Pumpkins are everywhere during the yuletide season, but are they healthy?

NEW YORK – Pumpkins are everywhere during autumn. But are they good for you?

Pumpkins are more than a seasonal decoration or flavouring for lattes. They have a long history as a versatile and vital source of nutrition, said Ms Denee Bex, a dietitian and diabetes care and education specialist in Farmington, New Mexico.

The pumpkin, which is a type of squash, is native to the Americas and was farmed by indigenous communities long before the arrival of the Europeans, said Ms Bex, who is Navajo.

And there are big benefits to their lasting popularity, she added. They are packed with nutrients, including vitamins, minerals and fibre.

Why pumpkin is so good for you

Pumpkin is what nutrition experts call a nutrient-dense food, meaning it packs a big nutritional punch in exchange for relatively few calories, said Dr Rachel Kopec, an associate professor of human nutrition at Ohio State University.

One cup of canned pumpkin, for example, contains 137 calories but provides more than 200 per cent of the daily value for vitamin A, 36 per cent of vitamin K, 25 per cent of fibre and 22 per cent of vitamin E. It is also a good source of vitamin B6, vitamin C, magnesium, riboflavin, iron and potassium.

The vitamin A in pumpkin comes from plant pigments called carotenoids, which give pumpkin its golden colour, and can be converted by the body into vitamin A, Dr Kopec said. Vitamin A is vital for vision, pregnancy, skin health and immune function – the last of which is especially “important as we head into the colder months”, she said.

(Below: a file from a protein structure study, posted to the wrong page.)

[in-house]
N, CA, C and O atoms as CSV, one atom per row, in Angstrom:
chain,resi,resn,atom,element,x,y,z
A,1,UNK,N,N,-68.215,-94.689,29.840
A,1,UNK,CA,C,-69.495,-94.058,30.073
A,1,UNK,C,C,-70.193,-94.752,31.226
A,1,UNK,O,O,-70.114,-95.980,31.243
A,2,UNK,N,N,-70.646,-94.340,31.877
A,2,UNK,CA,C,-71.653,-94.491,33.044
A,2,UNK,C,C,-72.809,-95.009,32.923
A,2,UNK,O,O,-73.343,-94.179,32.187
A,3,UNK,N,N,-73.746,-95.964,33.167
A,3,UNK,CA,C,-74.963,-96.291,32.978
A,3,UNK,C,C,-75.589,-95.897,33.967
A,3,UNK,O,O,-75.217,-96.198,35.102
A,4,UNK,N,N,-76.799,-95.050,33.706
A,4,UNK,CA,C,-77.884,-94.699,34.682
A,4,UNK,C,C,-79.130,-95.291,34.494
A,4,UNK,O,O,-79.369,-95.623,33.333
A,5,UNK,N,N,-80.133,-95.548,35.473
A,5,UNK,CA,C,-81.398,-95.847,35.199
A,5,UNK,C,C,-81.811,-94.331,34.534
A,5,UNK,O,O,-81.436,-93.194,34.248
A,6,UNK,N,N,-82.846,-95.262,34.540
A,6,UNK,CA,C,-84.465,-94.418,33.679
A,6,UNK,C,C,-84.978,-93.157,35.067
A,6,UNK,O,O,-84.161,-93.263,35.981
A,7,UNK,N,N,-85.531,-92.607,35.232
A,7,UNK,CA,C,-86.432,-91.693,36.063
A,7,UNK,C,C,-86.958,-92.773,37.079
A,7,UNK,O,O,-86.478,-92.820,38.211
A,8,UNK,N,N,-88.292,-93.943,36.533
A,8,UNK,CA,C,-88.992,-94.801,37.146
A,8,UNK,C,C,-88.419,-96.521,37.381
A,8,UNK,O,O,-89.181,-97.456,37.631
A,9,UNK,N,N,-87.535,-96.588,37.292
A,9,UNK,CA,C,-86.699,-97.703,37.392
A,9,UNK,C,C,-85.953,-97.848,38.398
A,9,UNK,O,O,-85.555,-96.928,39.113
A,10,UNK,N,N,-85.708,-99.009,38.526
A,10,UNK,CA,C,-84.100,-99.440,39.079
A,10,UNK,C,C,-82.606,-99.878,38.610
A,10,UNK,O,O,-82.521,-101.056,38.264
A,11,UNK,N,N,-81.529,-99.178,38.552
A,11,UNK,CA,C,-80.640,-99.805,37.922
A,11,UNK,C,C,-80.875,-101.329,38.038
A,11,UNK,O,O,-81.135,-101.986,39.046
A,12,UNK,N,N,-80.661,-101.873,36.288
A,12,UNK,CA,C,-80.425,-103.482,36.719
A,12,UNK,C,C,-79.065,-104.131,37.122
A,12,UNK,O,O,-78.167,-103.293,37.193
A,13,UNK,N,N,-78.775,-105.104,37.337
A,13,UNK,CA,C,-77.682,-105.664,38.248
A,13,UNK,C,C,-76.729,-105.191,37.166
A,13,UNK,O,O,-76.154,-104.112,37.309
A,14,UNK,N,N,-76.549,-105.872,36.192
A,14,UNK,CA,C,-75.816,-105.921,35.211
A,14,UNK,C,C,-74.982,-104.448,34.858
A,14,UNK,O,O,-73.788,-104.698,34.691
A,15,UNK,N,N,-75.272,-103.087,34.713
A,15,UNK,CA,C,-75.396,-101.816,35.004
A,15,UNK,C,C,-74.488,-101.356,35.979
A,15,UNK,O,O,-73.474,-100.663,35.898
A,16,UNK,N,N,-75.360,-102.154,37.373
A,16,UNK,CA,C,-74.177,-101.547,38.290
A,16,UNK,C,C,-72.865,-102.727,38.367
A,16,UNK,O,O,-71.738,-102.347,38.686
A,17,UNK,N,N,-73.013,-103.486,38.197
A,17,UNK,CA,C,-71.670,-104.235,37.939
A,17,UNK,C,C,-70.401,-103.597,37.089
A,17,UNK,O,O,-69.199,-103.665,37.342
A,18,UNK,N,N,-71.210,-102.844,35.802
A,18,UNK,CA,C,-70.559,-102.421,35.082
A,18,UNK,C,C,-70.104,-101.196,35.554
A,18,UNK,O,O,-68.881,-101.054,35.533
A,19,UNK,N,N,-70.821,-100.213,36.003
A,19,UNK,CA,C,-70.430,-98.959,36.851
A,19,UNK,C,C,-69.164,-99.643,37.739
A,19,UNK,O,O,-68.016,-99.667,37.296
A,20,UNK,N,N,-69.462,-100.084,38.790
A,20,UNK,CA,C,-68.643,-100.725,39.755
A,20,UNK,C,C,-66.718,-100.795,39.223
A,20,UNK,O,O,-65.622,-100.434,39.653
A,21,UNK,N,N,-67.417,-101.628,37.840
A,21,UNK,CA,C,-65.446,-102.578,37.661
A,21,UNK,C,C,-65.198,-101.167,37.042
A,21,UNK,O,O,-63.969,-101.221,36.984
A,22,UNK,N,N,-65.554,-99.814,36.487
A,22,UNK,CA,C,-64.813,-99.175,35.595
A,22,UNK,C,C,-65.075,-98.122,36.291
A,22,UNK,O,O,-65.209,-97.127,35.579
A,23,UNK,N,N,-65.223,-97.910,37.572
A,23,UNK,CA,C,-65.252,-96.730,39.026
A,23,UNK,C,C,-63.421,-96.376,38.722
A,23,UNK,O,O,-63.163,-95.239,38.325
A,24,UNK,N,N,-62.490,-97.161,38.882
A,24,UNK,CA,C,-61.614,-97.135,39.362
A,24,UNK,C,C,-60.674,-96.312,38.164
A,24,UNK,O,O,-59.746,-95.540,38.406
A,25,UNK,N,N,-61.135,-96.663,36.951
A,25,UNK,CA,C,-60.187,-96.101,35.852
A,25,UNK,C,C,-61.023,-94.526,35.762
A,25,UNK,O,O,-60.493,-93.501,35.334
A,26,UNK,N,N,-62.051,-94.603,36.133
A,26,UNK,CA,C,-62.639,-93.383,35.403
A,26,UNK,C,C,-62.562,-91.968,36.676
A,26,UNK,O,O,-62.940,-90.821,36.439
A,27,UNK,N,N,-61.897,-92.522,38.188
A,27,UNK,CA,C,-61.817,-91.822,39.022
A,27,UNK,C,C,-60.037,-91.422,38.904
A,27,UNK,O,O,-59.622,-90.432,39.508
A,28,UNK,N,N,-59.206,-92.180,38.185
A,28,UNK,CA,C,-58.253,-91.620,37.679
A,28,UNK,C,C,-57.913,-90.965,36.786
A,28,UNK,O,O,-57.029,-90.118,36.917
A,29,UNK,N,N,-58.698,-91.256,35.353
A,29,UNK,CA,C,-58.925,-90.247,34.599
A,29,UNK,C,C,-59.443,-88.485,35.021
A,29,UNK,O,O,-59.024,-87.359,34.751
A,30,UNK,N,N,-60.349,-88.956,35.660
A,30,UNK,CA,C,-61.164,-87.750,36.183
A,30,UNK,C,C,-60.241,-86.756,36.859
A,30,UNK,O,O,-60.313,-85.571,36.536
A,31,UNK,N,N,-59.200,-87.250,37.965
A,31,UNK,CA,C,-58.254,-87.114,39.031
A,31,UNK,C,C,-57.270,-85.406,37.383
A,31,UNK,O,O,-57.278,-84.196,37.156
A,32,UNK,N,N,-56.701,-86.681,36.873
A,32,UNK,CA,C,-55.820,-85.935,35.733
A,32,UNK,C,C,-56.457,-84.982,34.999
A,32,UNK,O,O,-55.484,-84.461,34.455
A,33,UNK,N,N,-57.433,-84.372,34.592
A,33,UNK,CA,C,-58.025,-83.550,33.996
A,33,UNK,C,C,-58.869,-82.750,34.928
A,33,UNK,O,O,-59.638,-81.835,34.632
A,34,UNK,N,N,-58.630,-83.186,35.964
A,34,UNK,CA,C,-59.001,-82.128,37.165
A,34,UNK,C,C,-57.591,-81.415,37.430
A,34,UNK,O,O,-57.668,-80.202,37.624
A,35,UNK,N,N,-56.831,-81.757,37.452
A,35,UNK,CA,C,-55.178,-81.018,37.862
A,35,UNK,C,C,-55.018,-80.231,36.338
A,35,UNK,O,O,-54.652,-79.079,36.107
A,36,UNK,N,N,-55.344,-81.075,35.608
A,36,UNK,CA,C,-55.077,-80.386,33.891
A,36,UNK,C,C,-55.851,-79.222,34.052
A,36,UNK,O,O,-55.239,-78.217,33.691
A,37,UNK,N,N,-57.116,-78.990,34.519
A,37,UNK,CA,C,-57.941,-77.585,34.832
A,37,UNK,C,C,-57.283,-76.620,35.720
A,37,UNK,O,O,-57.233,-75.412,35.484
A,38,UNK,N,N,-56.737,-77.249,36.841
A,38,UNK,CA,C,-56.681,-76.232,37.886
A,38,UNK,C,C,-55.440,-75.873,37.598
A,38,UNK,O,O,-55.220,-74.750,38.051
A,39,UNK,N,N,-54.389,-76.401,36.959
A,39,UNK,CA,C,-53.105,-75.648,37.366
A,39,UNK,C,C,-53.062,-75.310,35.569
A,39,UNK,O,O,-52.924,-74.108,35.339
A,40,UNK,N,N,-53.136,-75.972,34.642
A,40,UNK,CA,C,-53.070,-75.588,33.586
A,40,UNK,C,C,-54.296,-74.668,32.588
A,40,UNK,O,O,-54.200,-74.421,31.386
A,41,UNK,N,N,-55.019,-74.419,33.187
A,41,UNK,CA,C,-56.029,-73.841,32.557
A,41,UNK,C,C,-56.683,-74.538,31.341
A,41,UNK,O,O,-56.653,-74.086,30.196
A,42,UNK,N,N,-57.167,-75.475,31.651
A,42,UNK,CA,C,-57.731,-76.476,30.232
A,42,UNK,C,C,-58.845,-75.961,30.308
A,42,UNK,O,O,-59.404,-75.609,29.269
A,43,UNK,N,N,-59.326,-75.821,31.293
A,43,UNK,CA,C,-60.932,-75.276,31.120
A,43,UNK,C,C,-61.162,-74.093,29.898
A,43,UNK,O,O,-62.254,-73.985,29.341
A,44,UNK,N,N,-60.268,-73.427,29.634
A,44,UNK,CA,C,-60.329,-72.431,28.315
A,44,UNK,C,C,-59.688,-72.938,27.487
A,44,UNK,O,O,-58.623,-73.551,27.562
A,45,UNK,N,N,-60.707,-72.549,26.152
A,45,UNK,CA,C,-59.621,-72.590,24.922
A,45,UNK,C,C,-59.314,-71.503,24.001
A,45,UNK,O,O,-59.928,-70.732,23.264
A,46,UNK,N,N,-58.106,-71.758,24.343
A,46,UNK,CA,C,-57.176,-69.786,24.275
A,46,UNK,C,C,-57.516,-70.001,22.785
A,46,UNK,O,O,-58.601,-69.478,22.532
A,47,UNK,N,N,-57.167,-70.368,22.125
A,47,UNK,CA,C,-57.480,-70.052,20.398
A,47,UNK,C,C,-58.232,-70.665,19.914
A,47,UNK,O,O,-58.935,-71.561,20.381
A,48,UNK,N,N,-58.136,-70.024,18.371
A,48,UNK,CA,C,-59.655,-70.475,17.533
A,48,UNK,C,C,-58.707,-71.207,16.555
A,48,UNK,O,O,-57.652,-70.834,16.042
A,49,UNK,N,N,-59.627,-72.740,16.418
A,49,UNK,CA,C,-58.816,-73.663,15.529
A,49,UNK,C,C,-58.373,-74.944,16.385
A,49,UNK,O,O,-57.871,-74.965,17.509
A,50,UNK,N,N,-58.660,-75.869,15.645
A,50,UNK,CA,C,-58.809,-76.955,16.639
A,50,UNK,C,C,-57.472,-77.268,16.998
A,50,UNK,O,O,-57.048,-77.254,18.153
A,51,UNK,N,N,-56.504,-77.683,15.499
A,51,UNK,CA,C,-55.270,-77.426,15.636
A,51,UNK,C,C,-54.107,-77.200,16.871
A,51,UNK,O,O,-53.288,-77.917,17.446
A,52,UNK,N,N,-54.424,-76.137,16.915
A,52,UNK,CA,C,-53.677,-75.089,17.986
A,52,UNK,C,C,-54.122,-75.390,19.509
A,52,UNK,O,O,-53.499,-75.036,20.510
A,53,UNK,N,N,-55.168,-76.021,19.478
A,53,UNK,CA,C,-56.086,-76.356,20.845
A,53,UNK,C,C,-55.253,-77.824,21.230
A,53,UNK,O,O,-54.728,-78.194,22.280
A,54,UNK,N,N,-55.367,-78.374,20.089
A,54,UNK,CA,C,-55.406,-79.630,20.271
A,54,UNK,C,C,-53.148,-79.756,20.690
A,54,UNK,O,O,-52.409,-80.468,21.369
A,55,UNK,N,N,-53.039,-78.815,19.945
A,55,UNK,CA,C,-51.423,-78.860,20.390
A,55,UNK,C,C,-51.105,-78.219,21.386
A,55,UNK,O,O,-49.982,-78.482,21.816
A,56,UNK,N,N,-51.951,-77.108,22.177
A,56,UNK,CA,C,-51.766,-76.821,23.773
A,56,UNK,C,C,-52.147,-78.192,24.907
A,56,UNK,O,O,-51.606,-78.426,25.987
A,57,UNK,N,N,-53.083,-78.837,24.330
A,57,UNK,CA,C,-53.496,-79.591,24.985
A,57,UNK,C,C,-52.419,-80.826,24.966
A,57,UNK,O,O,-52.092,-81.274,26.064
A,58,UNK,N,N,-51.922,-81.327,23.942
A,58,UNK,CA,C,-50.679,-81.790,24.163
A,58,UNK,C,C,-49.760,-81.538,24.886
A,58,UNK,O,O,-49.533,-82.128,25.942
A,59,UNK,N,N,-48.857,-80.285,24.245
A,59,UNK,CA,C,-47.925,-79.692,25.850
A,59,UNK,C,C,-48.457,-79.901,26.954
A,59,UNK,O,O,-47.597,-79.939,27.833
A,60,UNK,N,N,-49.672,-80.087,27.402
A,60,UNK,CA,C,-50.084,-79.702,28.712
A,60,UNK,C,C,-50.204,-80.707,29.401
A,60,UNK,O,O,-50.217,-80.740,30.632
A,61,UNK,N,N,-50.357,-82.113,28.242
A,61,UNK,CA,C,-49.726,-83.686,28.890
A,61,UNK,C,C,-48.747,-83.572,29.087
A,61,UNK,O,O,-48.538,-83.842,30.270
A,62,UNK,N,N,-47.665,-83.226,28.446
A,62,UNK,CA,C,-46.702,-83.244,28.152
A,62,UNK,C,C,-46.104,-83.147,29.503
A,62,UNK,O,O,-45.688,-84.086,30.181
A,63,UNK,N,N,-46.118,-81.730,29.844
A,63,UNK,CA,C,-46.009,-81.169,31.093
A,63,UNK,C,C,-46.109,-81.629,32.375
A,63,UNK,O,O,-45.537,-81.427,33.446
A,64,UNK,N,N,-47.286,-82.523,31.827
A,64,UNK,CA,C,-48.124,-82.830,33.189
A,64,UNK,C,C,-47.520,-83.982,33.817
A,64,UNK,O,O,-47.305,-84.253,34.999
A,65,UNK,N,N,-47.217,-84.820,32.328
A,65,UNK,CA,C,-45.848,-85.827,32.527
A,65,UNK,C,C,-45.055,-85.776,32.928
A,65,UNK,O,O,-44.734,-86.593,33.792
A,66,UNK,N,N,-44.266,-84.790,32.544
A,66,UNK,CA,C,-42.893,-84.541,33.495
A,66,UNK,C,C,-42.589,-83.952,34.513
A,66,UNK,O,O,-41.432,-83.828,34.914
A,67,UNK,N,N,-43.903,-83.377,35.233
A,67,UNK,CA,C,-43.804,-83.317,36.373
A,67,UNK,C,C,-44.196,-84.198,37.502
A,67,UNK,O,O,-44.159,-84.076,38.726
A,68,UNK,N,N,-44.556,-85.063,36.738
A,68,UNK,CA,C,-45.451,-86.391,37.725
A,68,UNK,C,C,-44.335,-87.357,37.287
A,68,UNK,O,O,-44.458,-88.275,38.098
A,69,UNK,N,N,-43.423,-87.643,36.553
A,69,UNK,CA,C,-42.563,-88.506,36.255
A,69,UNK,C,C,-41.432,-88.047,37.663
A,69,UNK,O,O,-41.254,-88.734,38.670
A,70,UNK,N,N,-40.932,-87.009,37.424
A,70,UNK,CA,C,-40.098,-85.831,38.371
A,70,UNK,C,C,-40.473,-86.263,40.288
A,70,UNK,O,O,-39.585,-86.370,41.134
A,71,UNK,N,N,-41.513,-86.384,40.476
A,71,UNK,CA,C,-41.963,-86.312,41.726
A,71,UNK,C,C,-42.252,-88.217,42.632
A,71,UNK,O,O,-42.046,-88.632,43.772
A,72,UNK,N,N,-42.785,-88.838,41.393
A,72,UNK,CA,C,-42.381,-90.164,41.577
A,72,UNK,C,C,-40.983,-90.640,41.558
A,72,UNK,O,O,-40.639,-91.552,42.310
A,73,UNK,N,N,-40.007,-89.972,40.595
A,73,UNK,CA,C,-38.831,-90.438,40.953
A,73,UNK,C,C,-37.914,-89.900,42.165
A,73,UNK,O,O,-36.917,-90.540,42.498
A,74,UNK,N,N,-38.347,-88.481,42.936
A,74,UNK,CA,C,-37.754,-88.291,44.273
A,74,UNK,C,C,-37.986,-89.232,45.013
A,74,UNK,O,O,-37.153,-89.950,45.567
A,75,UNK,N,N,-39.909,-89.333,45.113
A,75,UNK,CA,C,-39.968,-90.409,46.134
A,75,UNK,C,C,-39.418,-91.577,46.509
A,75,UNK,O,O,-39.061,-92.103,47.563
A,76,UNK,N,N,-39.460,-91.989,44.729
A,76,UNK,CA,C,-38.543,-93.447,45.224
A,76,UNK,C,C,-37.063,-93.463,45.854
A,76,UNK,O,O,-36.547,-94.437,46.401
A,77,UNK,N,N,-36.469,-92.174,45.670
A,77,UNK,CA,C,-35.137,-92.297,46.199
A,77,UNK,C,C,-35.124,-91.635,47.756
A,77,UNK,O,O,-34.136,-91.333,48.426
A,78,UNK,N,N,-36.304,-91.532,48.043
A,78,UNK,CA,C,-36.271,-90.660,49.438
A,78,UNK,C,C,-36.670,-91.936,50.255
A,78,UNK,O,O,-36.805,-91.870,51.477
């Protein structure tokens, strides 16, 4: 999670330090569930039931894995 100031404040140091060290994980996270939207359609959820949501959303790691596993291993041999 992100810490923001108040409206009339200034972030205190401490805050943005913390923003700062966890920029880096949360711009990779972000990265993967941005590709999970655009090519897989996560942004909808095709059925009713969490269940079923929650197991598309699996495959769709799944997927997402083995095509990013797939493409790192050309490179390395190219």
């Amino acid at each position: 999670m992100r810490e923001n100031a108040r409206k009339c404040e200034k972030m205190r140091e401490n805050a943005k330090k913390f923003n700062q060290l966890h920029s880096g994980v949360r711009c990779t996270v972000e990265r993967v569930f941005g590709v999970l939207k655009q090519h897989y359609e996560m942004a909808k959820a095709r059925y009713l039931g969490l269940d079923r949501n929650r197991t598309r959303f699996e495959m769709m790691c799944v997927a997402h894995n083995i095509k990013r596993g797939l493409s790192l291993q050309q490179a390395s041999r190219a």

A carotenoid in pumpkin called beta-carotene, as well as vitamins C and E, can also act as antioxidants and can help protect the skin from damage from ultraviolet rays and pollution, said Ms Amanda Lynett, a dietitian specialising in gastroenterology at Michigan Medicine hospital.

One cup of canned pumpkin puree, which is typically made from a pumpkin variety that is similar to butternut squash, contains about 7g of fibre, a nutrient that most people in the United States could benefit from eating more of.

Fibre can help you feel full and satisfied, regulate your blood sugar and cholesterol levels, and support a healthy gut microbiome, Ms Lynett said.

The types of fibre in pumpkin can also help those who suffer from diarrhoea or constipation by absorbing water and helping stool to move along inside the colon, she added. And pumpkin is a little gentler on the digestive tract than other types of high-fibre foods, such as kale or beans, she said, which have more roughage and can be a bit harder to digest.

Pumpkin’s potassium levels are also worth highlighting, Ms Lynett said. Research suggests that consuming more potassium may lower blood pressure, improve bone health and decrease the risk of stroke and kidney stones.

Ms Bex said pumpkin seeds are edible and contain valuable nutrients. Whether shelled or unshelled, they are a good source of protein, fibre, healthy fats, iron, magnesium and zinc.

Half a cup of shelled pumpkin seeds, called pepitas, contains 21g of protein and 4.5g of fibre, for example.

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